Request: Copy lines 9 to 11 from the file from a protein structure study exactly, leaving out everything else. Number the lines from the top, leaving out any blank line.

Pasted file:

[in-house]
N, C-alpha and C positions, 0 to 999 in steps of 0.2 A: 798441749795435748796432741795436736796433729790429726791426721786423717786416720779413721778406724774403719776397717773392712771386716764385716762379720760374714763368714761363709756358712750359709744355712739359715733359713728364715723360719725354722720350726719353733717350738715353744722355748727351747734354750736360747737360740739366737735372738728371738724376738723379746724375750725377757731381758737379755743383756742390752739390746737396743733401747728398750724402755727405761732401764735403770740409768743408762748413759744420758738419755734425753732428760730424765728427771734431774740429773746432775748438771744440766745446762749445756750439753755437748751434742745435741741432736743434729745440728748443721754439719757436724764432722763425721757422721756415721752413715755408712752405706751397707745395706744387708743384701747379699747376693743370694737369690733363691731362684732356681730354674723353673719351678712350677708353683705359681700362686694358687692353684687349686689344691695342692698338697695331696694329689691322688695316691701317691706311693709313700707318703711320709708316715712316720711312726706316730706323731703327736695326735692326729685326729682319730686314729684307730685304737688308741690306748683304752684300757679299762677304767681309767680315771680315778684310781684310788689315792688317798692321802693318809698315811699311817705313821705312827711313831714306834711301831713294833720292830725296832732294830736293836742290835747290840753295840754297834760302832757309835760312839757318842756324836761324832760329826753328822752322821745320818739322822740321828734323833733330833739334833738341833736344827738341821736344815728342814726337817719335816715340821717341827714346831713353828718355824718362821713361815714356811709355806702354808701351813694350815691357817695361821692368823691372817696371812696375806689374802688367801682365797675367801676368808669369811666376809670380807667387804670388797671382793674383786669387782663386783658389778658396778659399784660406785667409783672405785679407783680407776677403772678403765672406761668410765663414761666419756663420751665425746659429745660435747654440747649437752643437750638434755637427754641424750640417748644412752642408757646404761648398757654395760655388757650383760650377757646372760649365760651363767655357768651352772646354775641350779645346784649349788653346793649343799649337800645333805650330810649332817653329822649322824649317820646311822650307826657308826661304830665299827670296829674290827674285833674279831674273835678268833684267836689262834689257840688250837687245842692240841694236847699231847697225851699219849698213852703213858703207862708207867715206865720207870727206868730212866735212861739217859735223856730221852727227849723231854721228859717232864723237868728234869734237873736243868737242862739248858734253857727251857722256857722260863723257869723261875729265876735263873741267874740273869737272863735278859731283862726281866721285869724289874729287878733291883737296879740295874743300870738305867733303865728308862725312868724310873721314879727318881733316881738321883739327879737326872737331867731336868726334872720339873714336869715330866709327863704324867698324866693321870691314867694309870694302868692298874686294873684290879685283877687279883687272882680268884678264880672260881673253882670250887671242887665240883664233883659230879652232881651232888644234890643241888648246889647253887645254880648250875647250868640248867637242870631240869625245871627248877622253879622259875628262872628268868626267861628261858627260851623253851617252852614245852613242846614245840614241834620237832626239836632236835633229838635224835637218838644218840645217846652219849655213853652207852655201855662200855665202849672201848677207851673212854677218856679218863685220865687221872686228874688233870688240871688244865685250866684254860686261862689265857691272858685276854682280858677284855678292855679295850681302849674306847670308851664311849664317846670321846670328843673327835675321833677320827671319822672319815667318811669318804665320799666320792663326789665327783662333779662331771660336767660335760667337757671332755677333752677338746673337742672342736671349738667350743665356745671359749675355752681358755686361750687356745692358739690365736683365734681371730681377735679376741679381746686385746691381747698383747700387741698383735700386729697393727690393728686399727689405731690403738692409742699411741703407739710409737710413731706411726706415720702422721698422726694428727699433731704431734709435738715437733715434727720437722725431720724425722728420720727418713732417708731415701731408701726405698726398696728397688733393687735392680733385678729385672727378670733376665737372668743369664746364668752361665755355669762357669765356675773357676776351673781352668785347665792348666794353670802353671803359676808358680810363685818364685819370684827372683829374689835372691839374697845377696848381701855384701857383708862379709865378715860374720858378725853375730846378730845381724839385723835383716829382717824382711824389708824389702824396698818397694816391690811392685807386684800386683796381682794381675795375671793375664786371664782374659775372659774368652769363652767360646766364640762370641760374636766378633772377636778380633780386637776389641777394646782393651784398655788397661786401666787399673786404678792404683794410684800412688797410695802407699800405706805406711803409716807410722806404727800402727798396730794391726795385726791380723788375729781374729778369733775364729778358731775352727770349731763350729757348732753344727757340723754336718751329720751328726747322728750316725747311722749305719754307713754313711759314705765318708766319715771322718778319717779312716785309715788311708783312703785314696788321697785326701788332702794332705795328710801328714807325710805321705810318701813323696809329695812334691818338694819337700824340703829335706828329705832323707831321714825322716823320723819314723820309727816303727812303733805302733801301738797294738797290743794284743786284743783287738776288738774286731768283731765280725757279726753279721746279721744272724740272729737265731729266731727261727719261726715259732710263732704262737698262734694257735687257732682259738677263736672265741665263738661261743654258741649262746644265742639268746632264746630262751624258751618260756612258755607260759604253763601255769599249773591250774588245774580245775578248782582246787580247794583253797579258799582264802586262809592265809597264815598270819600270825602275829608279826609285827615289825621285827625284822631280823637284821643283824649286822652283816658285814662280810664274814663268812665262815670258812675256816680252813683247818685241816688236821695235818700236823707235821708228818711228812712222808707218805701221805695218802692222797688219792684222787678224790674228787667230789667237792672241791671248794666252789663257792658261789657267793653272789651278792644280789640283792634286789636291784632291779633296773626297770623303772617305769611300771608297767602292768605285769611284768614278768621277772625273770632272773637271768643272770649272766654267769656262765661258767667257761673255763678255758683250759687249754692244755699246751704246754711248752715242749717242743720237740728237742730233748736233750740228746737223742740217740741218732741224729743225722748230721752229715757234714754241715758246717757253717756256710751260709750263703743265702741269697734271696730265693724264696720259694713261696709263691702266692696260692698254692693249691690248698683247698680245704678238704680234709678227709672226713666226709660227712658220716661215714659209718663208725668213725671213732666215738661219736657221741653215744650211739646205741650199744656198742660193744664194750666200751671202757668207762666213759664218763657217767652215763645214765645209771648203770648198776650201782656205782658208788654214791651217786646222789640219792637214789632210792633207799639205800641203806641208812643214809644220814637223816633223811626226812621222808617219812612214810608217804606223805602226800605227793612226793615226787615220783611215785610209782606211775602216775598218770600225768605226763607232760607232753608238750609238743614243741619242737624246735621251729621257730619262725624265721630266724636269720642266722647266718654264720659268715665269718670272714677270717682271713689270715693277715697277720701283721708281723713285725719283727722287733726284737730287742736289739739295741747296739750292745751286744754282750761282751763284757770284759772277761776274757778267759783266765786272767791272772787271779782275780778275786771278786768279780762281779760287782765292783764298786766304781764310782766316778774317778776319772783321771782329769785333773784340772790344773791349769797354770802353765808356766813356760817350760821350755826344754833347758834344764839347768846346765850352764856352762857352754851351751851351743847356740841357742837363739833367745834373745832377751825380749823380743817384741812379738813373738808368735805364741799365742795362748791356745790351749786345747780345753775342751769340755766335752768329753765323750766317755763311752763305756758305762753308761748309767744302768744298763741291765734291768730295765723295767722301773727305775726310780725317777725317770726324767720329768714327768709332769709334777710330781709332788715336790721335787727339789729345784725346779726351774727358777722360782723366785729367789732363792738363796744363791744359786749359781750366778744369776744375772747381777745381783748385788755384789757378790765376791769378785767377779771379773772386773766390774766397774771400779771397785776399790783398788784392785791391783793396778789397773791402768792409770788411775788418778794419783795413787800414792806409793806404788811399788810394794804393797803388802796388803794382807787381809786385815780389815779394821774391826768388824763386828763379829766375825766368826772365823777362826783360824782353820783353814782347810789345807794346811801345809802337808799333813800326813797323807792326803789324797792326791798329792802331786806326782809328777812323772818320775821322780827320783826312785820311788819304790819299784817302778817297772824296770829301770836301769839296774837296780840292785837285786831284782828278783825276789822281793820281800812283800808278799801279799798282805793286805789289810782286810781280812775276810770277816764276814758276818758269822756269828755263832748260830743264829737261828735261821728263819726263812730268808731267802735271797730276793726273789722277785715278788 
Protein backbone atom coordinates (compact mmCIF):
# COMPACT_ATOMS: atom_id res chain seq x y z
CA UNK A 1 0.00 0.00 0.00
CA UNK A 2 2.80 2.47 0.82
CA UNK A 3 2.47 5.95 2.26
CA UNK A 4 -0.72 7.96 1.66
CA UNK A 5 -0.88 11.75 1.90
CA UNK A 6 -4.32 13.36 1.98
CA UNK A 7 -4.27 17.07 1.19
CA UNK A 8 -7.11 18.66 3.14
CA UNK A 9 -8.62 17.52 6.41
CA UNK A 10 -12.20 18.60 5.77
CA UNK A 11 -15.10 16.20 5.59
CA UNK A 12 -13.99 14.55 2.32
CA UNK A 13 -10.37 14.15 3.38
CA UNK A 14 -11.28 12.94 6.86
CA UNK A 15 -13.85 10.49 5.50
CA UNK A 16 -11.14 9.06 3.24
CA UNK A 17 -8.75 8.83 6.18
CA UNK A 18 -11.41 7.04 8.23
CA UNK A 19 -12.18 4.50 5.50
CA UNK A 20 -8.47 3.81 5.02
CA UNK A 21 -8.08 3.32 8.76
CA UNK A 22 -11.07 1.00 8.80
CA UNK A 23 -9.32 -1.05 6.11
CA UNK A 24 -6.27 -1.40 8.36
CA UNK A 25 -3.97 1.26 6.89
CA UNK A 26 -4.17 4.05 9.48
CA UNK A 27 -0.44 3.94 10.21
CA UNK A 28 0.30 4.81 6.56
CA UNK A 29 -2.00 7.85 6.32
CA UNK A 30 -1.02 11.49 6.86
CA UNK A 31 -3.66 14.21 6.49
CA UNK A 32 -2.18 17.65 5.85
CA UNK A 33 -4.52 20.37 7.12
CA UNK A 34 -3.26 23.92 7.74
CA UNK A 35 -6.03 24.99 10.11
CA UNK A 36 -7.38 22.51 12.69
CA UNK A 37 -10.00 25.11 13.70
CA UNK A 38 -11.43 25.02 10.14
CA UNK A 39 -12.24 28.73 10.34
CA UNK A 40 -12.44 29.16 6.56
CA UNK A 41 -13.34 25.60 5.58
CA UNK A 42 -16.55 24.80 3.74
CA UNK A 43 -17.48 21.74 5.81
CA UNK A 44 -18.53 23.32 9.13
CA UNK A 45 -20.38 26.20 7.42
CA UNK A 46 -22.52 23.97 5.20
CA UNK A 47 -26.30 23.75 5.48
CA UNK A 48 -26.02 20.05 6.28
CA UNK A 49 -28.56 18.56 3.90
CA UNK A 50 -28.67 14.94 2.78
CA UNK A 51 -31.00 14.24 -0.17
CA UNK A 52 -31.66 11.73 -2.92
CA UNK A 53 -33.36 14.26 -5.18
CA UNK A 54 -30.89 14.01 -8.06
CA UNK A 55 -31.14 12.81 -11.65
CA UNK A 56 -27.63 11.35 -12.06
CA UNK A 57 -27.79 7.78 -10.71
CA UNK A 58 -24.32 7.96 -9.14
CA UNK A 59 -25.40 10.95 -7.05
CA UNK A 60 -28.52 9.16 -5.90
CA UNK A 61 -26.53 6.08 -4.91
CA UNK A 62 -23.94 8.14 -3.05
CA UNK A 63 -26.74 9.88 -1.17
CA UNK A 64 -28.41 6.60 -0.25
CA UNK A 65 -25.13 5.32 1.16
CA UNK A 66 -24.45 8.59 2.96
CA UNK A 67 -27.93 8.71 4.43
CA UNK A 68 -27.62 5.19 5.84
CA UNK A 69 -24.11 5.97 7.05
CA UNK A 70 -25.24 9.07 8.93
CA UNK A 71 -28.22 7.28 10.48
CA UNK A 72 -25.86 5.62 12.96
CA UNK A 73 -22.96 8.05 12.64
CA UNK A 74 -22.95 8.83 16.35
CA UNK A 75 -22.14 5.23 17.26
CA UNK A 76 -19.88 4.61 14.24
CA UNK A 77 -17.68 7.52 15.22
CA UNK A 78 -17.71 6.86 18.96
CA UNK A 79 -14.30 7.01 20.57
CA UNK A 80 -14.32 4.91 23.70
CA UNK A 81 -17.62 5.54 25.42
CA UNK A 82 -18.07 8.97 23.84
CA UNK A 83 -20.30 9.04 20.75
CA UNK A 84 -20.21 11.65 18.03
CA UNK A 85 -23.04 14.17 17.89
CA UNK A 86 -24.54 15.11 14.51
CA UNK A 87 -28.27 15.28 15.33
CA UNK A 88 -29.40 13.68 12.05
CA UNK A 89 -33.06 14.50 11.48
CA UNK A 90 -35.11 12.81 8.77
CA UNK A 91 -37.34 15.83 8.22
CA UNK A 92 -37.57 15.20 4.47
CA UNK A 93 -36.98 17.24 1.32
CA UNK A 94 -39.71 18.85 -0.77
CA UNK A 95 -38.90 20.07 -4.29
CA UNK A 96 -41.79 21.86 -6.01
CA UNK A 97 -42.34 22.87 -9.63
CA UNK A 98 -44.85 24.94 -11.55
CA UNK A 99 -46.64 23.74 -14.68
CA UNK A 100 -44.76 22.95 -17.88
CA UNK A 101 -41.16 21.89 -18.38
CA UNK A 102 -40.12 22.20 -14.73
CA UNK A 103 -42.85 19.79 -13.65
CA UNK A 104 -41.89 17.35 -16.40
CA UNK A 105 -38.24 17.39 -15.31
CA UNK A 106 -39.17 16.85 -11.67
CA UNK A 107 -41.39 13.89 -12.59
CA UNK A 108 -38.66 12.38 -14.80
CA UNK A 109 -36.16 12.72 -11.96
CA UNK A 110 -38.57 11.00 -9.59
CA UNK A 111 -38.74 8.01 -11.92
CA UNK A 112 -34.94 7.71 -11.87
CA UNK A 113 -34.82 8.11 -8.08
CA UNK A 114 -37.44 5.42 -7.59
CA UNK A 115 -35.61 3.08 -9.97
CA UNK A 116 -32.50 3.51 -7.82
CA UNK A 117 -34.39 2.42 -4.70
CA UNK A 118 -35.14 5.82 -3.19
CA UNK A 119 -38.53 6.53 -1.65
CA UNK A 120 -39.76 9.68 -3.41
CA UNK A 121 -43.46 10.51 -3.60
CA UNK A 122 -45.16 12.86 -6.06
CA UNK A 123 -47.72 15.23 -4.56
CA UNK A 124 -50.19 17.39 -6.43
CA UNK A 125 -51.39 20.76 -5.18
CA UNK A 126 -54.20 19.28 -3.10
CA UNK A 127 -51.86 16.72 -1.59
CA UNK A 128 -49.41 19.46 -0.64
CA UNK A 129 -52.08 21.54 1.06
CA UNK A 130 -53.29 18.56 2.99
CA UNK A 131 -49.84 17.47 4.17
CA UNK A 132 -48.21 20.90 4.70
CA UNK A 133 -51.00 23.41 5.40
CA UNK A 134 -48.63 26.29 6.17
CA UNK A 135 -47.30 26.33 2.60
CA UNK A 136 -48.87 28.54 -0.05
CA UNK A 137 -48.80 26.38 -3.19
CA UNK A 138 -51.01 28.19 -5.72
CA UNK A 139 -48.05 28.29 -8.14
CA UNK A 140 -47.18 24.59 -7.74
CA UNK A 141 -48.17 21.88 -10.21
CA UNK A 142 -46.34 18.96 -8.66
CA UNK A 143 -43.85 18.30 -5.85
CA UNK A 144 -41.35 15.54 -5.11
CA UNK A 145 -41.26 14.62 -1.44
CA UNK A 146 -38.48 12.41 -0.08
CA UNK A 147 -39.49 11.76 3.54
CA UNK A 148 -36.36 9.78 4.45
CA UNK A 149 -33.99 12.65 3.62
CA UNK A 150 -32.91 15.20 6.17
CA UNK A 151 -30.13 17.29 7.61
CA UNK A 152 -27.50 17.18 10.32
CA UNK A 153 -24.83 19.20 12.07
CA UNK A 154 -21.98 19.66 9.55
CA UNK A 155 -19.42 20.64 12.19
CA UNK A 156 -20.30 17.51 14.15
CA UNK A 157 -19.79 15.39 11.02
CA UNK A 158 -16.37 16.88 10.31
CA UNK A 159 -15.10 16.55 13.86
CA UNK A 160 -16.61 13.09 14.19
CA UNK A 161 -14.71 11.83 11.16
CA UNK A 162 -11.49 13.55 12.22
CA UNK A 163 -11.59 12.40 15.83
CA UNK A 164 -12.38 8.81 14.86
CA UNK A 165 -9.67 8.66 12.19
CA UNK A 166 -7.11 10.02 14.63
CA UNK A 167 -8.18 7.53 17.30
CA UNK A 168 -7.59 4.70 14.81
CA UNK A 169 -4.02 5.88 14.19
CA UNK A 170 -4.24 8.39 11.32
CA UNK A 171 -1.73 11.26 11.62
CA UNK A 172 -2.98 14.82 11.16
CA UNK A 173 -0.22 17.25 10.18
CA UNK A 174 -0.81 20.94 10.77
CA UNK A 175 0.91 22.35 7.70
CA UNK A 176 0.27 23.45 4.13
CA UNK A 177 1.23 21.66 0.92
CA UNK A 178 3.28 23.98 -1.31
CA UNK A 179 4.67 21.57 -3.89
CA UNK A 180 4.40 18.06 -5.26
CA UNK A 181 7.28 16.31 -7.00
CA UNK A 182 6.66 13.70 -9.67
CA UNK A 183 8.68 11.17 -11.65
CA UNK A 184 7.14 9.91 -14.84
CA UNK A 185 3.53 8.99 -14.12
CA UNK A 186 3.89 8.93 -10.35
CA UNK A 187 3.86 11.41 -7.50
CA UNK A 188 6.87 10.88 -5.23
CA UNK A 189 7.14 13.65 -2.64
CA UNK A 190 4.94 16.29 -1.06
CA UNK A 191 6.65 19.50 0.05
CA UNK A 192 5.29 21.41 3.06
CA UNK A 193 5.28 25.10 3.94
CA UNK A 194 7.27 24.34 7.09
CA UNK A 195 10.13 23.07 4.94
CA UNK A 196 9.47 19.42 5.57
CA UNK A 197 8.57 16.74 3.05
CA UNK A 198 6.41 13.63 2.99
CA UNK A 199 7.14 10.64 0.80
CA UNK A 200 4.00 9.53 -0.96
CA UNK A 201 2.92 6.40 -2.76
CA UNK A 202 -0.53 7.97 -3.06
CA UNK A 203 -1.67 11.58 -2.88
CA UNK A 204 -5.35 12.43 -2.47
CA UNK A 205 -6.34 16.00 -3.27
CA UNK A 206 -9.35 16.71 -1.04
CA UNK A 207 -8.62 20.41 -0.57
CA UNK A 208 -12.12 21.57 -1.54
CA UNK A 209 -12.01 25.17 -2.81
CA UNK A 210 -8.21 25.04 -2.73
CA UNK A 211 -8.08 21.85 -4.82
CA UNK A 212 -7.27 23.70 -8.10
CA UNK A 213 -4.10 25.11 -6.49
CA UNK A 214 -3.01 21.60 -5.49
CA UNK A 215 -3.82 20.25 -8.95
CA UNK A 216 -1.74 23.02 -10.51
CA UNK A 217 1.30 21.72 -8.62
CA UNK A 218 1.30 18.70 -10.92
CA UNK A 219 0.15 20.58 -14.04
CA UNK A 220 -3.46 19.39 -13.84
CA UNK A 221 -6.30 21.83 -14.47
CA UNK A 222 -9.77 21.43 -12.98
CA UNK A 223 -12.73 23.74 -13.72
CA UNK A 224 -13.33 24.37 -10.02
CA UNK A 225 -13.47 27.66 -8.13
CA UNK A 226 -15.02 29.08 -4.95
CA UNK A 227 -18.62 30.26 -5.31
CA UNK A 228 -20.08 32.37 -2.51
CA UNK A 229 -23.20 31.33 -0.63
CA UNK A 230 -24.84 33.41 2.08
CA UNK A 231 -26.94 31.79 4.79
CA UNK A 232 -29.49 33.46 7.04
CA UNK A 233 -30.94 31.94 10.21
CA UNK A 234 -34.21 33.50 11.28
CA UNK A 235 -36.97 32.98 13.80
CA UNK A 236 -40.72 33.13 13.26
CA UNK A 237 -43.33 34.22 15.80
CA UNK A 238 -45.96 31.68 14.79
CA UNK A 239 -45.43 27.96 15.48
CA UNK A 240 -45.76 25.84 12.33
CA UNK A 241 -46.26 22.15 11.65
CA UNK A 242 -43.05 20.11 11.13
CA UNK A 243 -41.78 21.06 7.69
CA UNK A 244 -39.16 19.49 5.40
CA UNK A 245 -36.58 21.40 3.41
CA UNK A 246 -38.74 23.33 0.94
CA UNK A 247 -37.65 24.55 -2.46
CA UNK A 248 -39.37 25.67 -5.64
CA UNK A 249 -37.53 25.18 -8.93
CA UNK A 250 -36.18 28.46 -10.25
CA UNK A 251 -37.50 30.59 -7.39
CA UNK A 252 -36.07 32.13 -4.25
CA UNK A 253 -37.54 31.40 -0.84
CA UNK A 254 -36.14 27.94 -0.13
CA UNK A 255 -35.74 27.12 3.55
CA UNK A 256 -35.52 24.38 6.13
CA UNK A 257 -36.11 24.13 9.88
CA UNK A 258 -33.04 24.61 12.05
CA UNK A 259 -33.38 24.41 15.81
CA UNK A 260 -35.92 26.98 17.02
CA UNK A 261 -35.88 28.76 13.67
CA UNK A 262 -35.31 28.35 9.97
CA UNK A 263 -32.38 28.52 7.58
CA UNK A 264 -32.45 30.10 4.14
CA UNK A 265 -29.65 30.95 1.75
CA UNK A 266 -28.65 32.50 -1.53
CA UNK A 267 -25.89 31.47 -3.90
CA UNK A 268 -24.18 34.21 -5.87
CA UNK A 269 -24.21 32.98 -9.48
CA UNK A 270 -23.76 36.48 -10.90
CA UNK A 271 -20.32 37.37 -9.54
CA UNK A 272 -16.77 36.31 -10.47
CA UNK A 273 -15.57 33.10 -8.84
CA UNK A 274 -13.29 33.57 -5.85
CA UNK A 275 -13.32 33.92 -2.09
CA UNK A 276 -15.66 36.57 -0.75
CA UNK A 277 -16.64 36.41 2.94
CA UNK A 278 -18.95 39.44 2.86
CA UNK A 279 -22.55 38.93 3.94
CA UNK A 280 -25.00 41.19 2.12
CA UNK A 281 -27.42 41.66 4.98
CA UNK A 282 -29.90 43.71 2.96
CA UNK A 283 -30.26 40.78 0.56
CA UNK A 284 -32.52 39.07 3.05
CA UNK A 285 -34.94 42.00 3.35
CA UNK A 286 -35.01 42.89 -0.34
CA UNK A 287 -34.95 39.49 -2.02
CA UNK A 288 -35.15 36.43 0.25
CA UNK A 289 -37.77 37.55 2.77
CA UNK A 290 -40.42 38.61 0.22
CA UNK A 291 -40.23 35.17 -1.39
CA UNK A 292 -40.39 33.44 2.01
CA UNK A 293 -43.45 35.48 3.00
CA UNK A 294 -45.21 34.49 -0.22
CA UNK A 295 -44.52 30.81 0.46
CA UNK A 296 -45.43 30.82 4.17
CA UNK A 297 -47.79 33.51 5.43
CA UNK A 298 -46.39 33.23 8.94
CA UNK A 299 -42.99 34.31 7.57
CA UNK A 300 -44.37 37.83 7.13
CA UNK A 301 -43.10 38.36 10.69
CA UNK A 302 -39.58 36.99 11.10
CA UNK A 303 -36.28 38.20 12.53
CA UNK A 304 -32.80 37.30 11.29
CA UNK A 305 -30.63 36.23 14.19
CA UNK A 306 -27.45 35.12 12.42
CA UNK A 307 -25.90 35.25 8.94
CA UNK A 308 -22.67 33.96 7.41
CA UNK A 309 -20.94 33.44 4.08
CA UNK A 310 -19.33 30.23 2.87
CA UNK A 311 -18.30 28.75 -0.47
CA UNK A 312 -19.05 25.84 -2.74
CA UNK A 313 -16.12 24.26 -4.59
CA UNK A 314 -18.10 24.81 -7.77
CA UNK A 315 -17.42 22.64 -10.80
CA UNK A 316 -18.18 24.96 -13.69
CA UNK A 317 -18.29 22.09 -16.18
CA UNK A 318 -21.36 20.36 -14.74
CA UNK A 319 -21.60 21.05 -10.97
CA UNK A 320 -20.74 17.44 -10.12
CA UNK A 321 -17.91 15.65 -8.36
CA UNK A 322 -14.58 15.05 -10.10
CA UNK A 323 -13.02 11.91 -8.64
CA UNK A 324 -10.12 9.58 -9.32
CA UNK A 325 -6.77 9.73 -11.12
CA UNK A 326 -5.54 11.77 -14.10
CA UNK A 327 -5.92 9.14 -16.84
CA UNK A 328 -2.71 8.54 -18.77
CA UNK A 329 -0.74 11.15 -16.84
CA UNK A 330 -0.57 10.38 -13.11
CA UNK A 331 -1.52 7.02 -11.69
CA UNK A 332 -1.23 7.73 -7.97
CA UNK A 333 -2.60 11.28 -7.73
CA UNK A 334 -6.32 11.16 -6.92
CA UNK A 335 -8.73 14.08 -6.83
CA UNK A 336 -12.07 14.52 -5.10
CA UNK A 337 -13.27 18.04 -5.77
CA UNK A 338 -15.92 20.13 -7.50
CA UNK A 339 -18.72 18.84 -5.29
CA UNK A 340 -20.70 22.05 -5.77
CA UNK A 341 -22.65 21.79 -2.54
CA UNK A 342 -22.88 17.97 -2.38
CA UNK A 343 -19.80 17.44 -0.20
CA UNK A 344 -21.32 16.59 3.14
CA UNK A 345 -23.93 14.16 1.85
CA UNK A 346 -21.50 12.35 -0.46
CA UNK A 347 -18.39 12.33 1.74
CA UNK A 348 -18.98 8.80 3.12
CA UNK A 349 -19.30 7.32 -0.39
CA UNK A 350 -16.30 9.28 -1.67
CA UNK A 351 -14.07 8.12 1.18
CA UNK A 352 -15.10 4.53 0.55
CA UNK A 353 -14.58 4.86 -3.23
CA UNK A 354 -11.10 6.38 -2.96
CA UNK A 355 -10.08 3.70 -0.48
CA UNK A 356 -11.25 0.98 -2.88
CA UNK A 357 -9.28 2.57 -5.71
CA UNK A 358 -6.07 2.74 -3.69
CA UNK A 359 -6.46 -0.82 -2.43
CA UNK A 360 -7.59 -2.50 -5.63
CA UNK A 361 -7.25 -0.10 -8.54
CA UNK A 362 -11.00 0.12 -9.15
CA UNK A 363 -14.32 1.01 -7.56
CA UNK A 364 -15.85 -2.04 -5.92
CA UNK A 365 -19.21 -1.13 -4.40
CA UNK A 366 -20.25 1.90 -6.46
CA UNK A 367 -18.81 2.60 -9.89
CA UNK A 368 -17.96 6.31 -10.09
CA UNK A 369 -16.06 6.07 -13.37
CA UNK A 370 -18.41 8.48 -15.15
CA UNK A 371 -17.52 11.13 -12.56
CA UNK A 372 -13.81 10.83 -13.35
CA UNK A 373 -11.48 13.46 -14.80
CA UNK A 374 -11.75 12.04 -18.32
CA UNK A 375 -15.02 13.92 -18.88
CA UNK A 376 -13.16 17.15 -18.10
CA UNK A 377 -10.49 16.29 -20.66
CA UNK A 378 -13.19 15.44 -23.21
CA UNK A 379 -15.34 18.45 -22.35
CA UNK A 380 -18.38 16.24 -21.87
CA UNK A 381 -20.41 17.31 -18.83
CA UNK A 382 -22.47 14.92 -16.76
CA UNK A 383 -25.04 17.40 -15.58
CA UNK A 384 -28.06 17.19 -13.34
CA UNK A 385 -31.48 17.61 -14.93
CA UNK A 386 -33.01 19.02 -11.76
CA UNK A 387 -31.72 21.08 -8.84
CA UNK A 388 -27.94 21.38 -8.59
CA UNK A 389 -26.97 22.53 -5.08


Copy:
CA UNK A 5 -0.88 11.75 1.90
CA UNK A 6 -4.32 13.36 1.98
CA UNK A 7 -4.27 17.07 1.19